Parents today are often hit with a financial triple whammy. They need to balance helping their children pay for college, saving for their own retirement and often taking care of aging parents.
Meanwhile, the cost of higher education has skyrocketed in the past few decades, with the 2017-18 average in-state tuition and fee price over three times as high as it was in 1987-1988, according to the College Board.
Student loan debt has become the norm. More than 44.2 million Americans owe $1.5 trillion and the average student loan debt for graduates from the class of 2017 was nearly $40,000, according to Student Loan Hero. Regardless if they’ve saved for college or not, one in three parents say they will help their child pay back some or all of their student loans, according to a recent survey by College Ave Student Loans, an online lending company.
While it’s good that parents are willing to help their kids, college financing should not come at the expense of other long-term financial goals, according to financial experts.
Here is what financial advisors and college finance experts say to consider while deciding how to pay for your child’s education.
Make sure your kids know what they need to about your financial situation. Have you been saving for them to go to school? Will they need to take out loans, or will you help them? What field do they plan on going into and what will their future salary potentially look like?
Even though it may be a difficult conversation to have, it’s a necessary one to make sure you’re on the same page.
“I always tell people you will use your SAT score once, but you will make a monthly payment hundreds of times,” said Joe DePaulo, CEO and co-founder of College Ave Student Loans. “I wish kids understood this more so it doesn’t put the parent at risk and impact their retirement and future financial plans.”
Once you have that conversation, you can work together to compare all the options available.
There are many different events that could impact college planning. Having to care for an elderly parent, having multiple children that are college-bound or even getting divorced or remarried will probably change how your family decides to pay for school.
Most states require divorcing couples to address the cost of college in their divorce agreement, said Lili Vasileff, author of “Money & Divorce: The Essential Roadmap to Mastering Financial Decisions.” Even if it is painful, this decision making should include children.
“I think open communication is essential,” said Vasileff. “Giving choices and full information to children is a good thing.”
If your family is in a complicated situation that makes it difficult to prioritize a finite amount of resources, Vasileff said that it’s helpful to consult an objective third person who is knowledgeable of the topic to go over options.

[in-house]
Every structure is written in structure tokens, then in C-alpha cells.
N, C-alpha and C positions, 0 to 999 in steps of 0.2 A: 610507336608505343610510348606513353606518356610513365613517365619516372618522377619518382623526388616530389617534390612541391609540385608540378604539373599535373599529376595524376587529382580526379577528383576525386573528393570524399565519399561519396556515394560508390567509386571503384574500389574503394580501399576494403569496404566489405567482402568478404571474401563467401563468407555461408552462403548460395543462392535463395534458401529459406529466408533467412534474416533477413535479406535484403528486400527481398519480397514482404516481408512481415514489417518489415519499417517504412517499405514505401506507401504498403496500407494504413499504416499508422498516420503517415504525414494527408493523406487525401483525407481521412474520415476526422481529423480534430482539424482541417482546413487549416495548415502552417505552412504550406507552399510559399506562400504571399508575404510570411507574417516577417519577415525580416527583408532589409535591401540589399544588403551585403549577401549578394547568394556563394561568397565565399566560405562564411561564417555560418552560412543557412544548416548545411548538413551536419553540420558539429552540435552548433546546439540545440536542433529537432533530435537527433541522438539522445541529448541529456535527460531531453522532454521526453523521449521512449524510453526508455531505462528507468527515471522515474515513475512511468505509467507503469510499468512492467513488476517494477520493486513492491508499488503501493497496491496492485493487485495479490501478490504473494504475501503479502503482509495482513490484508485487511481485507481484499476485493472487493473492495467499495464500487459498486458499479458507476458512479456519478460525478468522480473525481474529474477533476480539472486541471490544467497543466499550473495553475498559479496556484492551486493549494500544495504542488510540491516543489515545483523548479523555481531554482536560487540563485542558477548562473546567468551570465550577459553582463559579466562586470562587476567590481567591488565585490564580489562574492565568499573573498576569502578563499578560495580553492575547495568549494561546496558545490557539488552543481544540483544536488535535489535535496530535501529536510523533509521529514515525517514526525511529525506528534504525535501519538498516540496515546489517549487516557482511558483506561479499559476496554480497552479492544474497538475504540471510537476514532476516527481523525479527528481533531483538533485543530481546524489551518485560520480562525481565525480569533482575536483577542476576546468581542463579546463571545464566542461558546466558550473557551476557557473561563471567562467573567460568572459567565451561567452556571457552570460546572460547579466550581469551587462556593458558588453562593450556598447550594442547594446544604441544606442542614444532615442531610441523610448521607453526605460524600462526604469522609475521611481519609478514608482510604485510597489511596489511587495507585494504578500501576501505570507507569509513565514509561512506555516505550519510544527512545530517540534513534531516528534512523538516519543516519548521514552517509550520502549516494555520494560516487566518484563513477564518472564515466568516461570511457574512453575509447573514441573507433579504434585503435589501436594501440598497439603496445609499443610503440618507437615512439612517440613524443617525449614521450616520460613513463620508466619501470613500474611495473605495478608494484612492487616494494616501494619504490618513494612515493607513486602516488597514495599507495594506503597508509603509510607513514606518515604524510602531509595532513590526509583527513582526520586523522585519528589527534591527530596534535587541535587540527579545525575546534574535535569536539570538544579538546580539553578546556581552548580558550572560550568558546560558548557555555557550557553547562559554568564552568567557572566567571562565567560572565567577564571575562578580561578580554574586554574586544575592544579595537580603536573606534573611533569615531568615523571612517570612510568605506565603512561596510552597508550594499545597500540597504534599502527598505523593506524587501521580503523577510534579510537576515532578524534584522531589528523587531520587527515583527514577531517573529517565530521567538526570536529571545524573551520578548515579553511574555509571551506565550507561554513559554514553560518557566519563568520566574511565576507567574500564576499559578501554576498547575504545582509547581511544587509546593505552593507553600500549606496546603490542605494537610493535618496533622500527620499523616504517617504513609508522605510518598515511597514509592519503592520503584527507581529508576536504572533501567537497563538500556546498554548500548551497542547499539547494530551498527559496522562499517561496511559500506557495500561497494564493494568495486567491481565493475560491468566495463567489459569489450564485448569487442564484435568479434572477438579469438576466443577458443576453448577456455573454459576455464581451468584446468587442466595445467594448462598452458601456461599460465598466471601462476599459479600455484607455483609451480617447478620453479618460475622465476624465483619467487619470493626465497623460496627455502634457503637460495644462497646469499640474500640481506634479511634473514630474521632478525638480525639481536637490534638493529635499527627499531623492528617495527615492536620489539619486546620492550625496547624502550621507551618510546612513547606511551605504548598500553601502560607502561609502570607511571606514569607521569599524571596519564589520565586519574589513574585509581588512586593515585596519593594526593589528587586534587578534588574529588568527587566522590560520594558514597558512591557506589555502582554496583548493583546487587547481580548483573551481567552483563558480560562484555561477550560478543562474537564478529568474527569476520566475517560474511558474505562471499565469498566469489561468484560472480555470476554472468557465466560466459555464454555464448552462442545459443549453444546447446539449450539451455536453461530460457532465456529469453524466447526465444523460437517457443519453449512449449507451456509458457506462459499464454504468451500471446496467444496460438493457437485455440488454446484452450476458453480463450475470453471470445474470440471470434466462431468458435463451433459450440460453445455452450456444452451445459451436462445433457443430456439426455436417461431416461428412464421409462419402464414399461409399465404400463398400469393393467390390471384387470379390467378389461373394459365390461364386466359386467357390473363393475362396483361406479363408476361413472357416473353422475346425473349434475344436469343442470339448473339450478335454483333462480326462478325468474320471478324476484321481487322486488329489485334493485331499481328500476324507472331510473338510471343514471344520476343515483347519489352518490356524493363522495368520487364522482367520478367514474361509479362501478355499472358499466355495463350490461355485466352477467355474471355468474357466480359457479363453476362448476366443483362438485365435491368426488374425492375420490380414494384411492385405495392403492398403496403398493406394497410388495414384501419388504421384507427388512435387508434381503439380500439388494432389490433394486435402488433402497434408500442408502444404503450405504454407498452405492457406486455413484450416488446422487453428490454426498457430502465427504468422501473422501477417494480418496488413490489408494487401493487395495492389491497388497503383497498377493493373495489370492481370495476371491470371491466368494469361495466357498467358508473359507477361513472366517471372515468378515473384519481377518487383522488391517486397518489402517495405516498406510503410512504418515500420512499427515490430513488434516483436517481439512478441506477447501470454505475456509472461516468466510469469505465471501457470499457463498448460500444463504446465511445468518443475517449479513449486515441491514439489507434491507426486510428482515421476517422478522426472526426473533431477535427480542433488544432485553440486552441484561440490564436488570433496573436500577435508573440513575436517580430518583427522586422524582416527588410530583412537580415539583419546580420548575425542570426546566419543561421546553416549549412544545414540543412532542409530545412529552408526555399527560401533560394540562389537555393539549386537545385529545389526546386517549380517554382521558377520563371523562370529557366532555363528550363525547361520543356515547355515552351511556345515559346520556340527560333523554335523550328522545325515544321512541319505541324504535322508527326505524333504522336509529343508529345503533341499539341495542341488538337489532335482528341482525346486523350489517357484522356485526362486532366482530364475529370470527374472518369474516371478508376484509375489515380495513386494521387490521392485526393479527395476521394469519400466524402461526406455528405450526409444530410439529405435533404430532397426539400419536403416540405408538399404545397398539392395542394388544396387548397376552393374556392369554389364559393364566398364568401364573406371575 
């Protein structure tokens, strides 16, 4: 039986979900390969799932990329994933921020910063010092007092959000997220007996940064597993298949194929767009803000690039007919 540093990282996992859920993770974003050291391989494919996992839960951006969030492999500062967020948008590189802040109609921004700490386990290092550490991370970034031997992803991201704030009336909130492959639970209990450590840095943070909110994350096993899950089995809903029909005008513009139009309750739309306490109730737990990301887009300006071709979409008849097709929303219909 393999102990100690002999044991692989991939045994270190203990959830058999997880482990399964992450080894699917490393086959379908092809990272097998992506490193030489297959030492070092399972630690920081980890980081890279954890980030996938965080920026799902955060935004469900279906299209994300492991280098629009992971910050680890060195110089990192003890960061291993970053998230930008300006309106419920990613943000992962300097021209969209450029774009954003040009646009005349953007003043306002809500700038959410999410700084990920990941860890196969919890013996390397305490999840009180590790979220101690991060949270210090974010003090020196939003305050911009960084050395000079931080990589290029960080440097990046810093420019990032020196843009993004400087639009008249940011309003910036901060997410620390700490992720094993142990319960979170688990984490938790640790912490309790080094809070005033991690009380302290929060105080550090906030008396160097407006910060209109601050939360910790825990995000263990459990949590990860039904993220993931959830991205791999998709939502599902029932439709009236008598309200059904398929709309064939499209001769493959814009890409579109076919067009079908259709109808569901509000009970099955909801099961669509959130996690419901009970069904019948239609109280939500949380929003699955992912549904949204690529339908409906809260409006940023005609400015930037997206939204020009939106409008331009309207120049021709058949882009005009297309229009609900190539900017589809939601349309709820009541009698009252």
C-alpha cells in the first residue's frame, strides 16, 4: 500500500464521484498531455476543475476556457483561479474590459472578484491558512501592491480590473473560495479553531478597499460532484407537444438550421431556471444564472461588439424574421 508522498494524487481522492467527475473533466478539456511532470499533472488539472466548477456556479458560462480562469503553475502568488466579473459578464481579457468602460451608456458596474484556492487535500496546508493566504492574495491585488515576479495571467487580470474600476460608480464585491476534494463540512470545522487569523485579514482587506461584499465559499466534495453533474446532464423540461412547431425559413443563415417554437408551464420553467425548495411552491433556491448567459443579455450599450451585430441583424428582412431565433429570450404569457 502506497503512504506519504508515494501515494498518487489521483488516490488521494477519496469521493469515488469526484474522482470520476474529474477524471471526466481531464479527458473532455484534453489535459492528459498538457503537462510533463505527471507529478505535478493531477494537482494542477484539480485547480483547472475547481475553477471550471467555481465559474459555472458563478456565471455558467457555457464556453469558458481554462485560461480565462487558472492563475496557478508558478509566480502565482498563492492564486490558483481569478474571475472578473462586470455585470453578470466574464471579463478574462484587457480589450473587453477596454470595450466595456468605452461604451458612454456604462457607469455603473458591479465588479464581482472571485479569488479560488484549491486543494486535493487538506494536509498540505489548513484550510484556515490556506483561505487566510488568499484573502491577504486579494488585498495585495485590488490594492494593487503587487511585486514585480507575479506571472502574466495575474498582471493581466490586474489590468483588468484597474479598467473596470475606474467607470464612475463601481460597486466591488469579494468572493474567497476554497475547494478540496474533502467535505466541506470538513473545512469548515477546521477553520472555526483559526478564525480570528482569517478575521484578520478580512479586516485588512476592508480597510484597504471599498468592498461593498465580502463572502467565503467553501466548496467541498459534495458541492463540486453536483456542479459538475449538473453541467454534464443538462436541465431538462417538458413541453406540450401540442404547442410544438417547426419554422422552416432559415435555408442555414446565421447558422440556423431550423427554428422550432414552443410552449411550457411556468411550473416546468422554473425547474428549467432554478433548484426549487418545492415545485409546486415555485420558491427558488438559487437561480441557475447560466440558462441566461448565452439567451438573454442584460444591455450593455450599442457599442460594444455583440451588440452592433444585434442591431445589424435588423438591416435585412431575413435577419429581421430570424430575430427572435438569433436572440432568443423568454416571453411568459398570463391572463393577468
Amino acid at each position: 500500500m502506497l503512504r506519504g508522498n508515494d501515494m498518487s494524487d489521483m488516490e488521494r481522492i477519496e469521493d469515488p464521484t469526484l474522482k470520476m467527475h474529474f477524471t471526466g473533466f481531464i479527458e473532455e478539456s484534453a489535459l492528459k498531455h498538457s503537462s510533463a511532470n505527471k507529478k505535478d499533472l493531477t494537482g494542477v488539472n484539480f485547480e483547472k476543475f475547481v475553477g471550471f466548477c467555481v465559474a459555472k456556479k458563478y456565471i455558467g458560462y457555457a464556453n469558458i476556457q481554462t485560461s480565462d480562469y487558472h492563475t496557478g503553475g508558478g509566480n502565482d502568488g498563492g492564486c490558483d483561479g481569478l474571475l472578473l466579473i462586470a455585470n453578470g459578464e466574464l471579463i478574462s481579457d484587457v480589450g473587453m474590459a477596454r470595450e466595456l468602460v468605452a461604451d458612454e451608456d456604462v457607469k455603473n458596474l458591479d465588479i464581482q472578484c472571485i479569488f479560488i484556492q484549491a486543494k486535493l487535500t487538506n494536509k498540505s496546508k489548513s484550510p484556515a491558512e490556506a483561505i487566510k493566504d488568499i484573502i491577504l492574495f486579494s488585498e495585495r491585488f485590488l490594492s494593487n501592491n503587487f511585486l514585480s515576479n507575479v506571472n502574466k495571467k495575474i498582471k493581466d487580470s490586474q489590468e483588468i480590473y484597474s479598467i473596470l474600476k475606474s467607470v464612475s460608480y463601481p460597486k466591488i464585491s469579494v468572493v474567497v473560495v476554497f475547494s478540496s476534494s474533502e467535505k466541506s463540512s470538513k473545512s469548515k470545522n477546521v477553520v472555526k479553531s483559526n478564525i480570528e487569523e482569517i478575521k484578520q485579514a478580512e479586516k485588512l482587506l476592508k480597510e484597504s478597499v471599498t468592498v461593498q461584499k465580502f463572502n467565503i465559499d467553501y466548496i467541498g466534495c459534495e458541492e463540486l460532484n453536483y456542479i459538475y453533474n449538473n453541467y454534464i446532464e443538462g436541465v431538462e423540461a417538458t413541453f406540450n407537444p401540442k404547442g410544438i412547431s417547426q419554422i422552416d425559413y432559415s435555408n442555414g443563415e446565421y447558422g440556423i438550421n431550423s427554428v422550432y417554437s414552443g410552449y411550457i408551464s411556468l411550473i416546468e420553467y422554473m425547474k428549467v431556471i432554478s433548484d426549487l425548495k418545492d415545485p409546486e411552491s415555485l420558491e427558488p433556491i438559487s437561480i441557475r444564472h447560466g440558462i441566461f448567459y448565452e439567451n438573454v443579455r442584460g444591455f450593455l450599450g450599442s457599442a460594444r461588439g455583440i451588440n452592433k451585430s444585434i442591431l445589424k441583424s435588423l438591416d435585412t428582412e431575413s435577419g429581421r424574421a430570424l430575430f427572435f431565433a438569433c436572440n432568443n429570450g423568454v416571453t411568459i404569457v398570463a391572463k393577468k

“It’s tinged with emotion and fairness, which is what makes it a charged topic,” she said.
“An important fact for parents to remember is that there are financing options available for their child's education but there are no loan options when it comes time for their own retirement,” said Kirk Licata, a certified financial planner in Atlanta.
While many parent’s may feel bad about saddling their kids with debt, it is important to remember that they have the benefit of time to pay off the loans after graduation. After they get a degree, their earning power will increase, said DePaulo from College Ave Loans. But parent's salary, however, will not increase because of the degree.
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Ultimately, prioritizing retirement is also helping your children.
“In the long run, you’re giving them a great gift which is independence from their financial support later in life,” said Jim Shagawat, a CFP with Windfall Wealth in Paramus, New Jersey.
There are many options for financing a college education, and it’s important for families to consider all of them before making a decision.
“The beauty of it is that you don’t have to use one way to pay – you can use all slices of the pie,” said Jodi Okun, founder of College Financial Aid Advisors.
Families should look first at how much they have saved for college, then go on to ‘free money,’ such as certain grants, and scholarships. Then, consider what loans are available to the student — federal or private- and the parents.
If you’re considering private loans, it’s likely the parent will need to be involved as a cosigner or borrow the money themselves.
“Borrowing a private loan means you have to read the fine print, you have to understand the terms of what you’re signing up for,” said Kathy Ruby, director of college finance at College Coach.
In addition, you should calculate your monthly payment and how much interest will be paid over the life of the loan, Ruby said.
“If you can’t afford to at least pay the interest, it’s probably a sign that you’re in over your head,” said Ruby.
For families that have the means, Okun said to ask colleges about payment plans, which are usually run through a third party and let you pay for tuition in agreed upon installments. This is a great way for families to space out payments without accruing interest, she said.
Students should also consider a range of schools, from community college to state universities and private universities, DePaulo said.
“There are so many options,” said DePaulo. “Get out ahead of it, have a plan.”